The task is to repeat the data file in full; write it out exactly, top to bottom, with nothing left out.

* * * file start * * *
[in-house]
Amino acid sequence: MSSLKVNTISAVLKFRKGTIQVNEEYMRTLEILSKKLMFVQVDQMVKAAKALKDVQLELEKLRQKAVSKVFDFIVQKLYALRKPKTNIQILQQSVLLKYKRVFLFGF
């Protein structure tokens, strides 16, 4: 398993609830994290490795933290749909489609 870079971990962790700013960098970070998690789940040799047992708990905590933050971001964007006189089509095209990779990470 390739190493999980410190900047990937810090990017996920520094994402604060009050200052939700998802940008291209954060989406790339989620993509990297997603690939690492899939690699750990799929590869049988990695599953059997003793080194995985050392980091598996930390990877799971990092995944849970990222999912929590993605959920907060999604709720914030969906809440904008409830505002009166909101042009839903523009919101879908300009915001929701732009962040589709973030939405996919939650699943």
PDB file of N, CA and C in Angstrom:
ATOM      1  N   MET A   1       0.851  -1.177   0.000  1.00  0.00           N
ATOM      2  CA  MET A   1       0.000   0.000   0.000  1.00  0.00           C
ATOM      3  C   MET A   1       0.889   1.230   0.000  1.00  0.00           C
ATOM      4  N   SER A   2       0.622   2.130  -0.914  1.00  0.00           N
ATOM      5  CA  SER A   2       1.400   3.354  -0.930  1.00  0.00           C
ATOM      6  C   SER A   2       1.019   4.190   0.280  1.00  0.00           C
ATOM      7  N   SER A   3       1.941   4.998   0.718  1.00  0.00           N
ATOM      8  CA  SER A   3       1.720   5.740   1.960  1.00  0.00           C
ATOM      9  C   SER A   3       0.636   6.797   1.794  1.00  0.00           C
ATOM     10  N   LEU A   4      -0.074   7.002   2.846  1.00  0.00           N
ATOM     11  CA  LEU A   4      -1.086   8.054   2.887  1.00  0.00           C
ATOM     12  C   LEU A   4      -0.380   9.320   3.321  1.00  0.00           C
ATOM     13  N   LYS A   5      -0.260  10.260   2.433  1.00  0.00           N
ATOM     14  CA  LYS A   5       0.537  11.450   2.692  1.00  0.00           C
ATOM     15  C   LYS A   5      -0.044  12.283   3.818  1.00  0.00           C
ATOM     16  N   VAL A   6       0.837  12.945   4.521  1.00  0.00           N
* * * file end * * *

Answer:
[in-house]
Amino acid sequence: MSSLKVNTISAVLKFRKGTIQVNEEYMRTLEILSKKLMFVQVDQMVKAAKALKDVQLELEKLRQKAVSKVFDFIVQKLYALRKPKTNIQILQQSVLLKYKRVFLFGF
């Protein structure tokens, strides 16, 4: 398993609830994290490795933290749909489609 870079971990962790700013960098970070998690789940040799047992708990905590933050971001964007006189089509095209990779990470 390739190493999980410190900047990937810090990017996920520094994402604060009050200052939700998802940008291209954060989406790339989620993509990297997603690939690492899939690699750990799929590869049988990695599953059997003793080194995985050392980091598996930390990877799971990092995944849970990222999912929590993605959920907060999604709720914030969906809440904008409830505002009166909101042009839903523009919101879908300009915001929701732009962040589709973030939405996919939650699943």
PDB file of N, CA and C in Angstrom:
ATOM      1  N   MET A   1       0.851  -1.177   0.000  1.00  0.00           N
ATOM      2  CA  MET A   1       0.000   0.000   0.000  1.00  0.00           C
ATOM      3  C   MET A   1       0.889   1.230   0.000  1.00  0.00           C
ATOM      4  N   SER A   2       0.622   2.130  -0.914  1.00  0.00           N
ATOM      5  CA  SER A   2       1.400   3.354  -0.930  1.00  0.00           C
ATOM      6  C   SER A   2       1.019   4.190   0.280  1.00  0.00           C
ATOM      7  N   SER A   3       1.941   4.998   0.718  1.00  0.00           N
ATOM      8  CA  SER A   3       1.720   5.740   1.960  1.00  0.00           C
ATOM      9  C   SER A   3       0.636   6.797   1.794  1.00  0.00           C
ATOM     10  N   LEU A   4      -0.074   7.002   2.846  1.00  0.00           N
ATOM     11  CA  LEU A   4      -1.086   8.054   2.887  1.00  0.00           C
ATOM     12  C   LEU A   4      -0.380   9.320   3.321  1.00  0.00           C
ATOM     13  N   LYS A   5      -0.260  10.260   2.433  1.00  0.00           N
ATOM     14  CA  LYS A   5       0.537  11.450   2.692  1.00  0.00           C
ATOM     15  C   LYS A   5      -0.044  12.283   3.818  1.00  0.00           C
ATOM     16  N   VAL A   6       0.837  12.945   4.521  1.00  0.00           N